One year after graduation, Beatrice is returning to Wincroft--the seaside estate where they spent so many nights sharing secrets, crushes, plans to change the world--hoping she'll get to the bottom of the dark questions gnawing at her about Jim's death.
But as the night plays out in a haze of stilted jokes and unfathomable silence, Beatrice senses she's never going to know what really happened.
Then a mysterious man knocks on the door. Blithely, he announces the impossible: time for them has become stuck, snagged on a splinter that can only be removed if the former friends make the harshest of decisions.
Now Beatrice has one last shot at answers . . . and at life.
And so begins the Neverworld Wake.
"Beautifully creepy. . . . A mystery within a mystery." --The New York Times
"A truly eerie reading experience." --Nylon
"The first must-read of beach season." --Town & Country
"A dark and twisty tale brimming with psychological suspense." --Bustle
Fans of Outlander must read this Saltire Society Literary Awards Scottish First Book of the Year – a great non-fiction adventure about Scotland’s most notorious clan chief.
Simon Fraser, Lord Lovat, was the last of the great Scottish chiefs – and the last nobleman executed for treason. Determined to seek his fortune with the exiled Jacobite king in France, Fraser acted as a spy for both the Stuarts and the Hanoverians; claimed to be both Protestant and Roman Catholic.
In July 1745, Bonnie Prince Charlie launched his last attempt to seize back the throne, supported by Fraser and his clans. They were defeated at Culloden. Fraser was found hiding in a tree.
This swashbuckling spy story recreates an extraordinary period of history in its retelling of Fraser’s life. He is surely one of Scotland’s most notorious and romantic figures, a cunning and ambitious soldier who died a martyr for his country and an independent Scotland.
Among the seven spellbinding pieces there is “The Custom of the Army,” which begins with Lord John Grey being shocked by an electric eel and ends at the Battle of Quebec. Then comes “The Space Between,” where it is revealed that the Comte St. Germain is not dead, Master Raymond appears, and a widowed young wine dealer escorts a would-be novice to a convent in Paris. In “A Plague of Zombies,” Lord John unexpectedly becomes military governor of Jamaica when the original governor is gnawed by what probably wasn’t a giant rat. “A Leaf on the Wind of All Hallows” is the moving story of Roger MacKenzie’s parents during World War II. In “Virgins,” Jamie Fraser, aged nineteen, and Ian Murray, aged twenty, become mercenaries in France, no matter that neither has yet bedded a lass or killed a man. But they’re trying. . . . “A Fugitive Green” is the story of Lord John’s elder brother, Hal, and a seventeen-year-old rare book dealer with a sideline in theft, forgery, and blackmail. And finally, in “Besieged,” Lord John learns that his mother is in Havana—and that the British Navy is on their way to lay siege to the city.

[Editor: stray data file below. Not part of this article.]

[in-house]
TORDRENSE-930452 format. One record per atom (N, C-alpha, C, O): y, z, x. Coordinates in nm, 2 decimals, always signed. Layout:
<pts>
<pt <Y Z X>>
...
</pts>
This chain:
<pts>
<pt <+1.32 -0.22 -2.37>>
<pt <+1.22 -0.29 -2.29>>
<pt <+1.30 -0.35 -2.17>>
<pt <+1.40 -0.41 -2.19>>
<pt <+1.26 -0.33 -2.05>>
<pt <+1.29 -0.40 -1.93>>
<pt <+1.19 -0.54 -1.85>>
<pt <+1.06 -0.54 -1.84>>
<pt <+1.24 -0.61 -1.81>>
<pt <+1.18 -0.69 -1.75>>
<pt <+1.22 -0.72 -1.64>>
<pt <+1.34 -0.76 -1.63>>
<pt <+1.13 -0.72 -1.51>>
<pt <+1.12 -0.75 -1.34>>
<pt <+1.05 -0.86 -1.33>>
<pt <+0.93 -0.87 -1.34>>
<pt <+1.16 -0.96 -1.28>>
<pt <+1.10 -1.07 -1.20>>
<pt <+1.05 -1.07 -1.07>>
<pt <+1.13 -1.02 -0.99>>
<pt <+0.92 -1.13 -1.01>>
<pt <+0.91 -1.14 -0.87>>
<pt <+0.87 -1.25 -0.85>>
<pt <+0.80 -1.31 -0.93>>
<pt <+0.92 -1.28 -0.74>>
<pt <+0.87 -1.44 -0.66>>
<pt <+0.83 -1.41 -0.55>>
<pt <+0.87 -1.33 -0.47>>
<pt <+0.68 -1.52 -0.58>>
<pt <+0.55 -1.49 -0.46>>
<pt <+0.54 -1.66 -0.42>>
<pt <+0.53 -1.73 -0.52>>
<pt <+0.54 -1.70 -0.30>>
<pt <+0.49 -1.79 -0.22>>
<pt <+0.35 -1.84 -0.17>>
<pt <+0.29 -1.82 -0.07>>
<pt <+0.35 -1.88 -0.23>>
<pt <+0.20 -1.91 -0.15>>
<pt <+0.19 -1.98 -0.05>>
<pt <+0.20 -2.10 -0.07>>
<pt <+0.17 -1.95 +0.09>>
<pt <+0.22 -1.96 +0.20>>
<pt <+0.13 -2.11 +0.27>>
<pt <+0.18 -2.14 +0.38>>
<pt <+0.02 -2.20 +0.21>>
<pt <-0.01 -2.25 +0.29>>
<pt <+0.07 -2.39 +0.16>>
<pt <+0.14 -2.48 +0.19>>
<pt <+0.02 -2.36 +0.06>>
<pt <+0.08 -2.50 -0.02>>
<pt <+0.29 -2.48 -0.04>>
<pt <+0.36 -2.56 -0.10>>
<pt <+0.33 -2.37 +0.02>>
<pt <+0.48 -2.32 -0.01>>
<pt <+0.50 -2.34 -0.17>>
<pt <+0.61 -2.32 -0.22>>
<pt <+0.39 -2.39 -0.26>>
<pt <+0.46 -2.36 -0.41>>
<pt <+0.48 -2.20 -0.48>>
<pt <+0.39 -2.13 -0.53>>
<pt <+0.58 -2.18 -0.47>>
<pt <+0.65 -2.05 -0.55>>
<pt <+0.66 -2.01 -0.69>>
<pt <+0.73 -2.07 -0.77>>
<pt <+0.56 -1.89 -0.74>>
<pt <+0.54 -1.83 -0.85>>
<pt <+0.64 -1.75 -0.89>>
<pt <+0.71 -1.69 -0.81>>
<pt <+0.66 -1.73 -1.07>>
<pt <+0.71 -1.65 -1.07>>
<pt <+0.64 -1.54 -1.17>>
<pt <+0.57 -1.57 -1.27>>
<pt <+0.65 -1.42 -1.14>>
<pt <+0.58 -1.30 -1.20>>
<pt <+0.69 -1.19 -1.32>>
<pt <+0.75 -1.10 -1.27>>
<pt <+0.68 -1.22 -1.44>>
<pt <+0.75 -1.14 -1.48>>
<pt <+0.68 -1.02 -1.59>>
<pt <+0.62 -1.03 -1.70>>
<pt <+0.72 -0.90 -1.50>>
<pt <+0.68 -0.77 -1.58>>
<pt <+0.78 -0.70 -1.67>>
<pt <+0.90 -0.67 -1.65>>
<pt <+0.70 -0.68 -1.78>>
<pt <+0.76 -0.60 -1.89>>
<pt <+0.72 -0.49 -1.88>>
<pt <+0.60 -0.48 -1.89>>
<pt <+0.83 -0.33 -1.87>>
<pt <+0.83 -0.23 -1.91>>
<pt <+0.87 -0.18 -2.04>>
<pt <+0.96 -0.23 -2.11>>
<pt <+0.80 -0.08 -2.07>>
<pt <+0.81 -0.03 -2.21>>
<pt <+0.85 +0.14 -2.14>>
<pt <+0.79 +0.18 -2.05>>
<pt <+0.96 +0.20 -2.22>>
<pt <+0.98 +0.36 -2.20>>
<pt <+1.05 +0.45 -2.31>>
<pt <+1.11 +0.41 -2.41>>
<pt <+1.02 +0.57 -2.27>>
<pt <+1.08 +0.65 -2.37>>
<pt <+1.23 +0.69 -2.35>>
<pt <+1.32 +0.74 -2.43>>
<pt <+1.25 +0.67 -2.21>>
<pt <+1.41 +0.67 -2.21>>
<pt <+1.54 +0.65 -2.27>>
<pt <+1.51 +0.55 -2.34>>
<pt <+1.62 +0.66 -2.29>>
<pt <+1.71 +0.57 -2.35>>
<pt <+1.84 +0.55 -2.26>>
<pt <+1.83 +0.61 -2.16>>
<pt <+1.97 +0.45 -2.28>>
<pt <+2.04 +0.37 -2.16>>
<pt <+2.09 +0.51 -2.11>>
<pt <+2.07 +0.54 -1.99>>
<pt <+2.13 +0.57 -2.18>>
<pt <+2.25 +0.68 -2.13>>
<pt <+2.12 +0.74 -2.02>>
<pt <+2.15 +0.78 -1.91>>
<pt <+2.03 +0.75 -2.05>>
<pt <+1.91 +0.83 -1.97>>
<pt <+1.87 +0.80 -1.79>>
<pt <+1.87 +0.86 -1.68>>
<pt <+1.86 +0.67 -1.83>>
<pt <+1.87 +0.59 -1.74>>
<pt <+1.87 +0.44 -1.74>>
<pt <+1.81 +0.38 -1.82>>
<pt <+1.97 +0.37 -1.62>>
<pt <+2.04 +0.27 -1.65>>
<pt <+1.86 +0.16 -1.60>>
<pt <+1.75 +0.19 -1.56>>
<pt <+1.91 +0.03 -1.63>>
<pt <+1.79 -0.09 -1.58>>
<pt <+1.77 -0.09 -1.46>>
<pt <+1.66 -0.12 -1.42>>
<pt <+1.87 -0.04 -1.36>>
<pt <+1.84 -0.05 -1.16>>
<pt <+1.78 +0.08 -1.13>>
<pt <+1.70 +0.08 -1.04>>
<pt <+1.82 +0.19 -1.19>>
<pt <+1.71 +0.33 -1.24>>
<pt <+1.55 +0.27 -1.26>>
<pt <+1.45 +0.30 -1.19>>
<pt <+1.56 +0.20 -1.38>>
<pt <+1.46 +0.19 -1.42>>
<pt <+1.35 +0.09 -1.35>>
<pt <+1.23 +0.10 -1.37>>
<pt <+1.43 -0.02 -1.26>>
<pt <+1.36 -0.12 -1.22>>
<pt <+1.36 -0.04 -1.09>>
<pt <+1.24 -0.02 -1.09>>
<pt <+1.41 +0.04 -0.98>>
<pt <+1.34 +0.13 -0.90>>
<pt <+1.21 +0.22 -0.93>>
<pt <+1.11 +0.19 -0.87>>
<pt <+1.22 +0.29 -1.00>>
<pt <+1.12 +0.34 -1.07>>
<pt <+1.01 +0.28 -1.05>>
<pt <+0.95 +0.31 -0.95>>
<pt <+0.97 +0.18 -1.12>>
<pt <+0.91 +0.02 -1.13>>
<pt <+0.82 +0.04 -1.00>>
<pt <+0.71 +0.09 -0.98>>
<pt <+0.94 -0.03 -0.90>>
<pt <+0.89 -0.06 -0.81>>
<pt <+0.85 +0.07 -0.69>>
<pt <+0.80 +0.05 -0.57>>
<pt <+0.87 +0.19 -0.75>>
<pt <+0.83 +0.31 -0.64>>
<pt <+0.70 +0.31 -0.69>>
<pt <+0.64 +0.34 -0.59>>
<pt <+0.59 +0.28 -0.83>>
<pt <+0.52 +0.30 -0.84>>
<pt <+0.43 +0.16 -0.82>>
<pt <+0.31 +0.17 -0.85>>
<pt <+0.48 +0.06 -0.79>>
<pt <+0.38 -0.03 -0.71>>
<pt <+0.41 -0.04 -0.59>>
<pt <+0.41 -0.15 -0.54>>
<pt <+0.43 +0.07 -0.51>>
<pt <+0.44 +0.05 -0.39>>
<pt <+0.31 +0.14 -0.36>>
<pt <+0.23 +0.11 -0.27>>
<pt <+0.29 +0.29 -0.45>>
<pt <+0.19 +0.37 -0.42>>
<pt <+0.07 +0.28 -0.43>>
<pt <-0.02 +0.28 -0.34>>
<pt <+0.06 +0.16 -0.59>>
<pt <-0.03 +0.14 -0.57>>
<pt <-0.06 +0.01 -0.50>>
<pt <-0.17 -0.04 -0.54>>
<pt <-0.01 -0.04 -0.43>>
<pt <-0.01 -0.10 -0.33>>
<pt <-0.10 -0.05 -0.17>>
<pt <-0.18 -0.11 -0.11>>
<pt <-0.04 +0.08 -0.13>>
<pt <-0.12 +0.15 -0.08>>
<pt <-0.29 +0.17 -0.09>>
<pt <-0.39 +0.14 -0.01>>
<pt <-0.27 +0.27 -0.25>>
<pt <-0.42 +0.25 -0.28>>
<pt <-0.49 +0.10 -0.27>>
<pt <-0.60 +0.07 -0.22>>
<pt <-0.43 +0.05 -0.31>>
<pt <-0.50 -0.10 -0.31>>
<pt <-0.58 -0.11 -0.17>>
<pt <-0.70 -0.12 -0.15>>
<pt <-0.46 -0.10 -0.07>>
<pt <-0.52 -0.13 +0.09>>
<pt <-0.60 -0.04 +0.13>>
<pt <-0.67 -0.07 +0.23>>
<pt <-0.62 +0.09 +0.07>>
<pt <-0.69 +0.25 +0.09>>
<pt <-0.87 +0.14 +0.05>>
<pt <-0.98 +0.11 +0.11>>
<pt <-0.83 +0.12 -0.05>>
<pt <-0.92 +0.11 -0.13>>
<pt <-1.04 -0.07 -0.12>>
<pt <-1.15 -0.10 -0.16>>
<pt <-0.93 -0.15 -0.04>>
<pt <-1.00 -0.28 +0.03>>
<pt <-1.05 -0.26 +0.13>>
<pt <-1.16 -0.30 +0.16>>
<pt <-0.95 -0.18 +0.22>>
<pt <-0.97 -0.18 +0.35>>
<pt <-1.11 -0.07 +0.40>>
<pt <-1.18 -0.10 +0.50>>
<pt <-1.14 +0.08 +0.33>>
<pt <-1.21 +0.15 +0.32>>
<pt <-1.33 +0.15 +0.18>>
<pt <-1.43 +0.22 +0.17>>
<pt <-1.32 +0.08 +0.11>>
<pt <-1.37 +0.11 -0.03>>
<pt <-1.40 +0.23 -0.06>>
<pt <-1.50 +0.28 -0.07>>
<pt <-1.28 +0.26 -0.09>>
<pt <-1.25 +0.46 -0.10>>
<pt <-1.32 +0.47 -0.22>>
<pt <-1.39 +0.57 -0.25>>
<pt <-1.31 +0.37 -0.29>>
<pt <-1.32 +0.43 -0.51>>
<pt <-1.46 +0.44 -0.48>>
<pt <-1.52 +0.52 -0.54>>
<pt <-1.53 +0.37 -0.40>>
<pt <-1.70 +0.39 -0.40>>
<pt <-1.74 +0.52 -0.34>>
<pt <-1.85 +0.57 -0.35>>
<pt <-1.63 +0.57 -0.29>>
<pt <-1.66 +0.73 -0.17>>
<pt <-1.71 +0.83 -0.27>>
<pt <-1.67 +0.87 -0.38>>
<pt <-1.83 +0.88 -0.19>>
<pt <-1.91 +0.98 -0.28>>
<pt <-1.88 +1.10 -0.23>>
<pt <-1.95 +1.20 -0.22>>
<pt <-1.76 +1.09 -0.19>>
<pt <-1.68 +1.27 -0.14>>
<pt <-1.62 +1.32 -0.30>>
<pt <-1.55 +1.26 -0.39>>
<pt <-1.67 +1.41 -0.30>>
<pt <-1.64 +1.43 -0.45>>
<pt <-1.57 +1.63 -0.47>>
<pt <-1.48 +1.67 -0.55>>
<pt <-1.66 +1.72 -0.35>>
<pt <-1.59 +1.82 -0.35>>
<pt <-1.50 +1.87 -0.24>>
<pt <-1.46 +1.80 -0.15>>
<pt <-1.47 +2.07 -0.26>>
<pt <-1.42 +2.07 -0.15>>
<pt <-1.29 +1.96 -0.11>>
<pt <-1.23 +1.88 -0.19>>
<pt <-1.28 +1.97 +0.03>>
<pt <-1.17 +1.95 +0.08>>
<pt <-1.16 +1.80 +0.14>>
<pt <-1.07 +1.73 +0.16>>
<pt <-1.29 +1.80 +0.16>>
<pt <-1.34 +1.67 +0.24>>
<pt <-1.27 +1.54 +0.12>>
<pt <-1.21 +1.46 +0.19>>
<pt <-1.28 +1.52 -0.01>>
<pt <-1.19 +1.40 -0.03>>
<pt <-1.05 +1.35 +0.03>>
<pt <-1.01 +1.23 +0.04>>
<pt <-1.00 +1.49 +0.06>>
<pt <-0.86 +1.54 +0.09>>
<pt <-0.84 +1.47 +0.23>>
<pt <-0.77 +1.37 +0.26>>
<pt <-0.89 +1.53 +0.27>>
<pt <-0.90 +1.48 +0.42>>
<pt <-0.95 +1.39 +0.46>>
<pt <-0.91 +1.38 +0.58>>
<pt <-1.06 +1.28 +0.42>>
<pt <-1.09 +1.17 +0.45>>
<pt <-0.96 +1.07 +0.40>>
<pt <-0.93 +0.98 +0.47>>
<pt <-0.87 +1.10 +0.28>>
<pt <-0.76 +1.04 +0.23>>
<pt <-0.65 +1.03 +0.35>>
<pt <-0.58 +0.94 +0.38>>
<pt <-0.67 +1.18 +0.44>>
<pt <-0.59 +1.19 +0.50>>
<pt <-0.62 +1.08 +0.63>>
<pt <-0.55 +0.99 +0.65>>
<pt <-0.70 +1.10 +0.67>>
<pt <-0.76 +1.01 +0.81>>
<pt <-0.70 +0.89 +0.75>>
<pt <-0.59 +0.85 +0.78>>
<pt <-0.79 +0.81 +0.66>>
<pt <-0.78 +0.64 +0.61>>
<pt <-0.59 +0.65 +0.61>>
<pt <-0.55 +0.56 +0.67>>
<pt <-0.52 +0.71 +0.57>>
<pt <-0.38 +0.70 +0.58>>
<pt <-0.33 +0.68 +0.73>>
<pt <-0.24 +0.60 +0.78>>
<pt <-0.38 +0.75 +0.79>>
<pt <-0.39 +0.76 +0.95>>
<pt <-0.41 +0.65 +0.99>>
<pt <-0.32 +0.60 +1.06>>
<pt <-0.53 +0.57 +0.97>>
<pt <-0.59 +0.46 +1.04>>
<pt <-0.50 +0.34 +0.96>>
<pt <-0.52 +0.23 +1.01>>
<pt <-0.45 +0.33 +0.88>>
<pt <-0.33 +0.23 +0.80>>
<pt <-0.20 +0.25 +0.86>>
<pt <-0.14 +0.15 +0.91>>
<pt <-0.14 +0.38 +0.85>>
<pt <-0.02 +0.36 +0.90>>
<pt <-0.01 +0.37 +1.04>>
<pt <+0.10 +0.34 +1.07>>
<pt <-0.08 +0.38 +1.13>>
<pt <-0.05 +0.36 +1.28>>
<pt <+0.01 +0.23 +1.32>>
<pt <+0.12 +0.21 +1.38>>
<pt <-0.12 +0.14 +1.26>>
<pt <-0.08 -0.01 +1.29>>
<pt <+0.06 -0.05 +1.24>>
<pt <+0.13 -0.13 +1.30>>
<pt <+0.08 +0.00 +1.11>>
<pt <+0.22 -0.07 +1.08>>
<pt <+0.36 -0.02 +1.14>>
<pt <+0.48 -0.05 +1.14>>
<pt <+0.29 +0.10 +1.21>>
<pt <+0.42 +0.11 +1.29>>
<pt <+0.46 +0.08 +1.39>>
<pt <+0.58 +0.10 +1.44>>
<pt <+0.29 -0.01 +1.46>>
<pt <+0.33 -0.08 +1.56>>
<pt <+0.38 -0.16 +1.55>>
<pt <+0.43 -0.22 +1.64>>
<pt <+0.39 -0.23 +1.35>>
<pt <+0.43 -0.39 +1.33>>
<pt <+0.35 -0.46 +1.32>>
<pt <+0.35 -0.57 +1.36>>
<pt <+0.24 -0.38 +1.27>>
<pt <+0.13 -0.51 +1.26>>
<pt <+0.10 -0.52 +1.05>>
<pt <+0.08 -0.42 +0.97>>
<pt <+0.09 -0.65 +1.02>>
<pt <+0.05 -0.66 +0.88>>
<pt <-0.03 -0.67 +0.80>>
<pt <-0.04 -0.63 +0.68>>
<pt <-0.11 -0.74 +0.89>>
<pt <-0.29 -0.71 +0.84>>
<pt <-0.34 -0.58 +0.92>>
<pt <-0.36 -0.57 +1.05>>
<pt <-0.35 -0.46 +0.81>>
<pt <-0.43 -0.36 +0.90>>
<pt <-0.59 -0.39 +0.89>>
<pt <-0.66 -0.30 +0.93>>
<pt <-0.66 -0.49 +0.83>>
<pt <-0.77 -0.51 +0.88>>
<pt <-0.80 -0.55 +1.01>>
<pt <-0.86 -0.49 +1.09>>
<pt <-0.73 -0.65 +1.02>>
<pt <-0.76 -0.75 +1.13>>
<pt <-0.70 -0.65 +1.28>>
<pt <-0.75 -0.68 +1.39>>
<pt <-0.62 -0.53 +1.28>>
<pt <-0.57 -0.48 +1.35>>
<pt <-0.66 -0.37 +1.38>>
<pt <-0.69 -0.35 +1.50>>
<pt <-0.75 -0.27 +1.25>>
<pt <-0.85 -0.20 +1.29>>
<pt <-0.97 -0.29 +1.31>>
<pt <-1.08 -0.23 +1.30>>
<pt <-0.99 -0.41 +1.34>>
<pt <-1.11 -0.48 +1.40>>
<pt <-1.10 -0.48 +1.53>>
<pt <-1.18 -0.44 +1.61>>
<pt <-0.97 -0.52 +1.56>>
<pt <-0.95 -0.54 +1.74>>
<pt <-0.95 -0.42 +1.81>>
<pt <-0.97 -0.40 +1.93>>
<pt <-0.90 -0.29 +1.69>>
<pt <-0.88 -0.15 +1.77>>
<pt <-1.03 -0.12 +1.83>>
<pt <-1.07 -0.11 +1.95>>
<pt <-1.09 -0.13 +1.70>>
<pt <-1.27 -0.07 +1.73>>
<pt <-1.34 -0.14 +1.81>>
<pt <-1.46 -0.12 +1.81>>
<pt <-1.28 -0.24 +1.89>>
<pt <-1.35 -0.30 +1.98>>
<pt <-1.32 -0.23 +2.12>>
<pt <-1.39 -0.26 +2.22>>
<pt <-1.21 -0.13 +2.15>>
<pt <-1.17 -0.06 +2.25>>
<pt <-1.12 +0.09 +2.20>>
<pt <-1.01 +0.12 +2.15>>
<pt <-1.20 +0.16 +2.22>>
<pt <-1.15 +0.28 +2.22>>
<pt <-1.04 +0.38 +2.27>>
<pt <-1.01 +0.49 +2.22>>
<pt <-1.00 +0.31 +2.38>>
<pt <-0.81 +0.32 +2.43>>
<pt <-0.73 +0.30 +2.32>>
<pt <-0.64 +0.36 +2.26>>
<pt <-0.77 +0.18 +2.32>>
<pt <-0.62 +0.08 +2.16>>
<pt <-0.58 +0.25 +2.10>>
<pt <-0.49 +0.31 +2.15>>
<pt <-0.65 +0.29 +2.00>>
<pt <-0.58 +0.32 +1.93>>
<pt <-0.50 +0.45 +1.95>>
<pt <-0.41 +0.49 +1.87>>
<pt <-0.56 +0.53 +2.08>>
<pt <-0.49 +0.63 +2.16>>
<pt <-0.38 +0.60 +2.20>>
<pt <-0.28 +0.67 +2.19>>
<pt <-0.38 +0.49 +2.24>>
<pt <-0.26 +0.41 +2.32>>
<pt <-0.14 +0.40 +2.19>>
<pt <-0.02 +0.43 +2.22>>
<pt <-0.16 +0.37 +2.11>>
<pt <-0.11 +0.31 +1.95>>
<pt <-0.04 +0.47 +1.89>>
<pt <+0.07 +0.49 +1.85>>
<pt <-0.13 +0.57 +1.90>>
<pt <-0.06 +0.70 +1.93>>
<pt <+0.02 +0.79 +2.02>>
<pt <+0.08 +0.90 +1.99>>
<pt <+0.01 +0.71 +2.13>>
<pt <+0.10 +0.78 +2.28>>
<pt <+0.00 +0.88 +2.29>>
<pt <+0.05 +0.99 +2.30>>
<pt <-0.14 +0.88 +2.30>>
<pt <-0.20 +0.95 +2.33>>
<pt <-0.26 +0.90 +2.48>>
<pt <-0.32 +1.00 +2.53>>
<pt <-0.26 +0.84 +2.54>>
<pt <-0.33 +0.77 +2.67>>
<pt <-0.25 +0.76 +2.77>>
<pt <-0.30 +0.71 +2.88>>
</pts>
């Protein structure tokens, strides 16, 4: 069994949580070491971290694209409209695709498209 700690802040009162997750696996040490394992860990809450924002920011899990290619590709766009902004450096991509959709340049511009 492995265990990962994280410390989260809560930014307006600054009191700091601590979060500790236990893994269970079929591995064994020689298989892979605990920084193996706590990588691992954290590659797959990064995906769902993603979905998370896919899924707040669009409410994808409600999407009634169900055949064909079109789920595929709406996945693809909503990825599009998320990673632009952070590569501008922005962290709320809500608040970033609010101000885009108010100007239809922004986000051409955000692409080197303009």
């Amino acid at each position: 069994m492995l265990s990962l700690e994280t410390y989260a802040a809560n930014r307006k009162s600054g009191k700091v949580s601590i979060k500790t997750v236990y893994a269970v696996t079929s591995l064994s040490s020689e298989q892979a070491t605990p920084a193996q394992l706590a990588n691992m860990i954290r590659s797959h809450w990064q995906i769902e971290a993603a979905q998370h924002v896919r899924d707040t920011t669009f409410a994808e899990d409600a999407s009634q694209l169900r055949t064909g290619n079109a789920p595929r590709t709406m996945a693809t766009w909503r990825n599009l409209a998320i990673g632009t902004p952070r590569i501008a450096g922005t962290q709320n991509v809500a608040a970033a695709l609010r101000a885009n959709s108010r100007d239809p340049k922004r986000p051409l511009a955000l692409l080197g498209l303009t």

Filling in mesmerizing chapters in the lives of characters readers have followed over the course of thousands of pages, Gabaldon’s genius is on full display throughout this must-have collection.
“Gabaldon is in fine form . . . weaving together characters’ lives, connecting plot points, and showing tantalizing glimpses of the larger Outlander world, of which this reader can never get enough.”—Historical Novels Review
Mourning the death of his father and gravely injured at the hands of the English, Jamie Fraser finds himself running with a band of mercenaries in the French countryside, where he reconnects with his old friend Ian Murray. Both are nursing wounds; both have good reason to stay out of Scotland; and both are still virgins, despite several opportunities to remedy that deplorable situation with ladies of easy virtue. But Jamie’s love life becomes infinitely more complicated—and dangerous—when fate brings the young men into the service of Dr. Hasdi, a Jewish gentleman who hires them to escort two priceless treasures to Paris. One is an old Torah; the other is the doctor’s beautiful granddaughter, Rebekah, destined for an arranged marriage. Both Jamie and Ian are instantly drawn to the bride-to-be—but they might be more cautious if they had any idea who they’re truly dealing with.